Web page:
Proposed Bills Aim To Protect Survivors Of Domestic Abuse

Aiexpress – Lawmakers are preparing for the upcoming state legislative session, where they will be considering a couple of bills that aim to provide assistance to victims of domestic violence. These bills have gained significant support from advocacy organizations, highlighting the pressing need to address this issue.

Oklahoma leads the nation in domestic abuse cases, and according to members of Domestic Violence Intervention Services (DVIS) based in north Tulsa, there are several opportunities for the state to address this issue at the Capitol.

According to Tracey Lyall, the CEO of DVIS, it is crucial for legislators to prioritize the enactment of laws related to domestic violence.

Lyall emphasized that Senate Bill 1470, commonly referred to as the Oklahoma Survivors Act, aims to provide compassion and understanding to individuals who have experienced abuse and subsequently committed a crime against their abusers. The legislation seeks to not only offer leniency to these survivors but also to reduce the sentences currently imposed for offenses that arise from their victimization.

Lyall explained that this reform aims to address the issue of survivors who have experienced violence in their relationships and may have reacted aggressively in self-defense. Currently, these survivors often receive harsher sentences than the perpetrators themselves. The reform seeks to mitigate this by considering the circumstances and ensuring that survivors are not further victimized by the legal system.

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The bill was authored by Greg Treat, the Senate Pro Tem of Oklahoma. In a statement sent to 2 News, his office provided the following information:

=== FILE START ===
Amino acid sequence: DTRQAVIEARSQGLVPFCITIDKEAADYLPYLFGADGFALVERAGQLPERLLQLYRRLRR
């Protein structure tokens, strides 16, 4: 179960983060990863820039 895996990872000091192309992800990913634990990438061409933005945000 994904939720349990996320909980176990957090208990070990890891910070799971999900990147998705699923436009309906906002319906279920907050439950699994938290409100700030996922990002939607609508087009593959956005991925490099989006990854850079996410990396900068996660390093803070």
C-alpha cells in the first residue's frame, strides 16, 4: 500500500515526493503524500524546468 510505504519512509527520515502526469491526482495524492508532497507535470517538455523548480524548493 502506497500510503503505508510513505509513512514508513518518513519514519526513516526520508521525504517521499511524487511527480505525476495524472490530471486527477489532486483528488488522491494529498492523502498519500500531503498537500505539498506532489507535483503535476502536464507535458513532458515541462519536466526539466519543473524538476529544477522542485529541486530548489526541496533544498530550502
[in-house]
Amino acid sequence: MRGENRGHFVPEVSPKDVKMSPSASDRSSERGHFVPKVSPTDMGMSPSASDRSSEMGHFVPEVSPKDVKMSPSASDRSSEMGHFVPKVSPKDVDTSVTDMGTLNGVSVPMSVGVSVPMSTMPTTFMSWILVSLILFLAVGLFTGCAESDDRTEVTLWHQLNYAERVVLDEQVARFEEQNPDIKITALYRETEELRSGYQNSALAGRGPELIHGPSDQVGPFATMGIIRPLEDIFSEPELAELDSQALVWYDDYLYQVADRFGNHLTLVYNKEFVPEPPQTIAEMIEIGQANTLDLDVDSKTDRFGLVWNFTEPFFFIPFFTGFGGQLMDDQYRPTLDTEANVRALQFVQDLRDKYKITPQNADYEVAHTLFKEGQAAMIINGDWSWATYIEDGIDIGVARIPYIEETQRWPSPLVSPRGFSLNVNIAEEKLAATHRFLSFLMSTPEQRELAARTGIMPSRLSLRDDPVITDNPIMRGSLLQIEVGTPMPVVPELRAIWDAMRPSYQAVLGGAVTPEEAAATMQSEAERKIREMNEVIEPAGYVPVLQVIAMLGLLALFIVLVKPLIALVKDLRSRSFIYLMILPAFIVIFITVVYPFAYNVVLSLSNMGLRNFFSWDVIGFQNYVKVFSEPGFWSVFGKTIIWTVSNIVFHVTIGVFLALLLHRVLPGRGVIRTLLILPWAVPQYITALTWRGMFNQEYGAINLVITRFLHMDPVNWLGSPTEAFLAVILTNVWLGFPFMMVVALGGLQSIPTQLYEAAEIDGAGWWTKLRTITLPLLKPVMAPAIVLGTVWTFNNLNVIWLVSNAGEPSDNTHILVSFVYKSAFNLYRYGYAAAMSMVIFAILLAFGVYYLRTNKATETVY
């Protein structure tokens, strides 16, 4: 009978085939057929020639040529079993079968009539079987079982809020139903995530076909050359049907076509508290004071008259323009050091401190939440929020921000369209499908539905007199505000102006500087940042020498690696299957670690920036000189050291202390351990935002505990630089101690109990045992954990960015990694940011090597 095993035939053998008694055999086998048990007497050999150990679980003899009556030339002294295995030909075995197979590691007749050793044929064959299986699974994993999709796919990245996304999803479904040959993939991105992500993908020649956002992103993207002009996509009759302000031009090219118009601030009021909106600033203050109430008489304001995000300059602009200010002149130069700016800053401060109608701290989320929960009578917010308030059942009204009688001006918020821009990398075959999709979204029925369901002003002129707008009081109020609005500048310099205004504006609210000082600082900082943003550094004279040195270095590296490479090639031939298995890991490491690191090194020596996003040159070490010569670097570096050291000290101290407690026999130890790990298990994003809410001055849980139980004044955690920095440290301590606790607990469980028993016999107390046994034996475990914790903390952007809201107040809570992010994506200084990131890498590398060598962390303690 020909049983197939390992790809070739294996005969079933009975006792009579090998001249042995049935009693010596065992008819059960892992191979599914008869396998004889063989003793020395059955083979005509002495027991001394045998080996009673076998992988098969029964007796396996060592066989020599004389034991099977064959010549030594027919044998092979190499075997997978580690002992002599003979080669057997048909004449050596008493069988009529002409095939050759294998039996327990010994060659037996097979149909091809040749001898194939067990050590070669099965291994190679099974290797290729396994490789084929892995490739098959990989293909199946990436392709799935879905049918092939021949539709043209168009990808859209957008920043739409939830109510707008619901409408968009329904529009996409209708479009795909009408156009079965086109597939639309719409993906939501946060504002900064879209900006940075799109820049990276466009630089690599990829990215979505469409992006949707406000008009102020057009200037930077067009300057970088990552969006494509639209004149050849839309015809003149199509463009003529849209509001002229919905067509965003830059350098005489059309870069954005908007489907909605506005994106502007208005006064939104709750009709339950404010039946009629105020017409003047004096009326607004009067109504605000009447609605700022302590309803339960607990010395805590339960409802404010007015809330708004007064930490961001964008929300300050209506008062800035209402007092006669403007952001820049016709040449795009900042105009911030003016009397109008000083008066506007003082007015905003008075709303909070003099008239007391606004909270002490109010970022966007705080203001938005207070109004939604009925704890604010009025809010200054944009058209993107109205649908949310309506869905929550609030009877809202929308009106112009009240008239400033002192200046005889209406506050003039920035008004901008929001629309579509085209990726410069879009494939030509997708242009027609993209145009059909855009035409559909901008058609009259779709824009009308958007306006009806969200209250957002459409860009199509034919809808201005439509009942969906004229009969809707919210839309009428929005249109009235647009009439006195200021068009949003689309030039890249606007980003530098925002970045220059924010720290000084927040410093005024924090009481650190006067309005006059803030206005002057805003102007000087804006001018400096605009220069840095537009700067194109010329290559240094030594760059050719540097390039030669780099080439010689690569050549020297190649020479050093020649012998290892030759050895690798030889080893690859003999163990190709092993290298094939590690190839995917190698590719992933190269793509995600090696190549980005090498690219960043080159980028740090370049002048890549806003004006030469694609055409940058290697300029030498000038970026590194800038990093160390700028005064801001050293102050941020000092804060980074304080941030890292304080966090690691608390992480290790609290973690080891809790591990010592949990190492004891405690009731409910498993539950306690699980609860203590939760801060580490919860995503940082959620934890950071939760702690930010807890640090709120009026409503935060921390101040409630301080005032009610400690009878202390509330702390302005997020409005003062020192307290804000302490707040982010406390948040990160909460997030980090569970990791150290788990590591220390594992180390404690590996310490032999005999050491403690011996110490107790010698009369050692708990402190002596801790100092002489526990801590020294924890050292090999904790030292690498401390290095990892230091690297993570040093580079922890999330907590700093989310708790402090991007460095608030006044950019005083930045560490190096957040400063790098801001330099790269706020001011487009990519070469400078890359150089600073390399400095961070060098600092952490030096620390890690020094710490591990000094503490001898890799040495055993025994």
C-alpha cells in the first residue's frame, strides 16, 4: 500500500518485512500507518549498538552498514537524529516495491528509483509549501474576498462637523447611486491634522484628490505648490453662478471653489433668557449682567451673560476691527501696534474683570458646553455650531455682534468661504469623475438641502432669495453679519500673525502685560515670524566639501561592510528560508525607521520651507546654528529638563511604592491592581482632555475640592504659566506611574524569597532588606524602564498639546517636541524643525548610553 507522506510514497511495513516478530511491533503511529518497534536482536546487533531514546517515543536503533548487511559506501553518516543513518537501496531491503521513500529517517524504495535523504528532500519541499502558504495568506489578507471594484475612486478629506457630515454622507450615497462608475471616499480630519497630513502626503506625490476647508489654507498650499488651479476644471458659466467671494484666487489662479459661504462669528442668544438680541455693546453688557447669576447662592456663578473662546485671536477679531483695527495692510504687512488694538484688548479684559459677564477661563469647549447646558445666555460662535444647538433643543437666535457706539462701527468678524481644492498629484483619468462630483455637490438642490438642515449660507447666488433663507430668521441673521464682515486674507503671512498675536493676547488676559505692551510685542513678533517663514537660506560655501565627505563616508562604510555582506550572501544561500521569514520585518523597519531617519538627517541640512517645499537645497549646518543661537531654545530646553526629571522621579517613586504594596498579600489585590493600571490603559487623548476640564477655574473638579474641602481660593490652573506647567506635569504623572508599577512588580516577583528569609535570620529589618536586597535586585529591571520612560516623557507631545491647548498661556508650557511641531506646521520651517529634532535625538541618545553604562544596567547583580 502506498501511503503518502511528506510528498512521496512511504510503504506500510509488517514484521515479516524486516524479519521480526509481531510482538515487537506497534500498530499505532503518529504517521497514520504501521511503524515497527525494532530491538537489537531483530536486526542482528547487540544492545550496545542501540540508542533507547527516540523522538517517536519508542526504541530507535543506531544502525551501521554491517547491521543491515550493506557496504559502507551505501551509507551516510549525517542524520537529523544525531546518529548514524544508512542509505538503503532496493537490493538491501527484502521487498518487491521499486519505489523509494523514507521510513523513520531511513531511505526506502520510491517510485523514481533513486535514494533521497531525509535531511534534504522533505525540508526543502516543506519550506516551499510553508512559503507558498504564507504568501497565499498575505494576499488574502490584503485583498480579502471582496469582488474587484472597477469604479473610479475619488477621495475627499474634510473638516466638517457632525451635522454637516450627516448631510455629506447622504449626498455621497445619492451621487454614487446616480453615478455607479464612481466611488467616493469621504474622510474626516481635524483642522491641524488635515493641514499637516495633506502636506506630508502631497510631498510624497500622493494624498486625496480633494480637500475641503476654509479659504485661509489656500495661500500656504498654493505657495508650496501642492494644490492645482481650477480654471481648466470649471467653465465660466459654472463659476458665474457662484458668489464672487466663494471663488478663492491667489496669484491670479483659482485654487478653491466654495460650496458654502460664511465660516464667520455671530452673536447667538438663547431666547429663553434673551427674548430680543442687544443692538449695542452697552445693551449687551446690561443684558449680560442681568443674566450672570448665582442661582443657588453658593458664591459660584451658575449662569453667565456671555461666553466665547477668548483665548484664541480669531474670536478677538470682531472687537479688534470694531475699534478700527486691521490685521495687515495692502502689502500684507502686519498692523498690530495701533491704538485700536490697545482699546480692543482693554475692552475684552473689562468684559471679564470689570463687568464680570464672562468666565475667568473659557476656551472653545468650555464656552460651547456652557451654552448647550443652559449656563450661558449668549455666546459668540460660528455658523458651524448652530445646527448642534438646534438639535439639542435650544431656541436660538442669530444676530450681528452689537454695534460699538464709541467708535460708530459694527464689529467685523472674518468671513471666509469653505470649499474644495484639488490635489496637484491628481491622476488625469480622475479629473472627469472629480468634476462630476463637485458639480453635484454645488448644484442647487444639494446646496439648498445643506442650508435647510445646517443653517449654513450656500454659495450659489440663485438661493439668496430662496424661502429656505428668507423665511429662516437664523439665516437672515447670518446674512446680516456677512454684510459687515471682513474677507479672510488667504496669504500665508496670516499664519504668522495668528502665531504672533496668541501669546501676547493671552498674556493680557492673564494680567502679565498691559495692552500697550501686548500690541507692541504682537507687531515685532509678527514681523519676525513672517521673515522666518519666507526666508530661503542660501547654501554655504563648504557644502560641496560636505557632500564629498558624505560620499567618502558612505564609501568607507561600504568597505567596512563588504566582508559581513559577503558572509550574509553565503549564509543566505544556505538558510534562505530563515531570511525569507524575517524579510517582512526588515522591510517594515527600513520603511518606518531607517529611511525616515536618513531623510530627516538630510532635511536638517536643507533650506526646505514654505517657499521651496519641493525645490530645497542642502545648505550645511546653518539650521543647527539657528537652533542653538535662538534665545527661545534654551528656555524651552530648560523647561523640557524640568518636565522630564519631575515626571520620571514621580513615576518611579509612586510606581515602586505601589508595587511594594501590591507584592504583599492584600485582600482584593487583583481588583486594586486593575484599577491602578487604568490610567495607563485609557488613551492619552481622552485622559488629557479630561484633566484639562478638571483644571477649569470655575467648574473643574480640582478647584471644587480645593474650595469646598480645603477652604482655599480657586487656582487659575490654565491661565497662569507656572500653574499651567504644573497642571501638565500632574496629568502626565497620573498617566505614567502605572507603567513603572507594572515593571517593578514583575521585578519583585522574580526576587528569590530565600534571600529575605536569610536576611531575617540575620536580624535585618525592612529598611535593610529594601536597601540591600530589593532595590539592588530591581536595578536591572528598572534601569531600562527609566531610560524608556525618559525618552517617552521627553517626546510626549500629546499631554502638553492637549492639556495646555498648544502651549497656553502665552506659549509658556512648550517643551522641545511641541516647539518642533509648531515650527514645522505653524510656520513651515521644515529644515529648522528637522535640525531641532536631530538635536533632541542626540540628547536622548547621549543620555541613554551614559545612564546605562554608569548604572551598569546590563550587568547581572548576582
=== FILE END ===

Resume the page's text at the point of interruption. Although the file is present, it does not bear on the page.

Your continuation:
Senate Bill 1470 is is about protecting victims of horrific acts at the hands of violent criminals. This legislation would ensure during the sentencing phase for a survivor of domestic abuse, who may retaliate against their abuser, the court will consider the abuse the individual experienced as a mitigating factor. We already have laws that protect victims who retaliate to defend themselves in self-defense situations. Victims of domestic violence are individuals who have sometimes suffered for years at the hands of an abuser. We must protect their rights to self-defense, just as we would if someone were trying to use deadly force while breaking into a home.

Senate Pro Tem Greg Treat is a highly respected and influential figure in the Senate.

Senator Michael Brooks (D-Oklahoma City) is the author of SB 1326.

The Marry Rippy Violent Crime Offenders Registration Act would be expanded by his proposed bill to include individuals who have been convicted of domestic abuse.

Violent offenders are required to provide their address to law enforcement within three days of being sentenced or released. They are also obligated to remain registered for a minimum of 10 years after completing their sentence.

According to Senator Brooks’ office, individuals who engage in domestic abuse pose a significant threat to society. The inclusion of domestic abusers in the violent crime registry could potentially contribute to saving lives.

Lyall expressed his satisfaction with the fact that both Brooks’ bill and his own prioritize addressing this critical issue. He did mention, however, that Brooks’ bill would benefit from some clarification.

“These individuals who cause harm may face difficulties in finding employment, which can have a negative impact on their ability to provide for their families. It would be misguided to assume that these individuals are no longer capable of fulfilling their parental responsibilities,” she expressed.

Legislators are now actively addressing this issue and demonstrating their commitment to doing what is right.

Lyall mentioned that she has been informed about another bill that is currently being developed. This bill aims to enhance state funding for organizations such as DVIS. It is noteworthy that these organizations have not witnessed an increase in funding for more than ten years.

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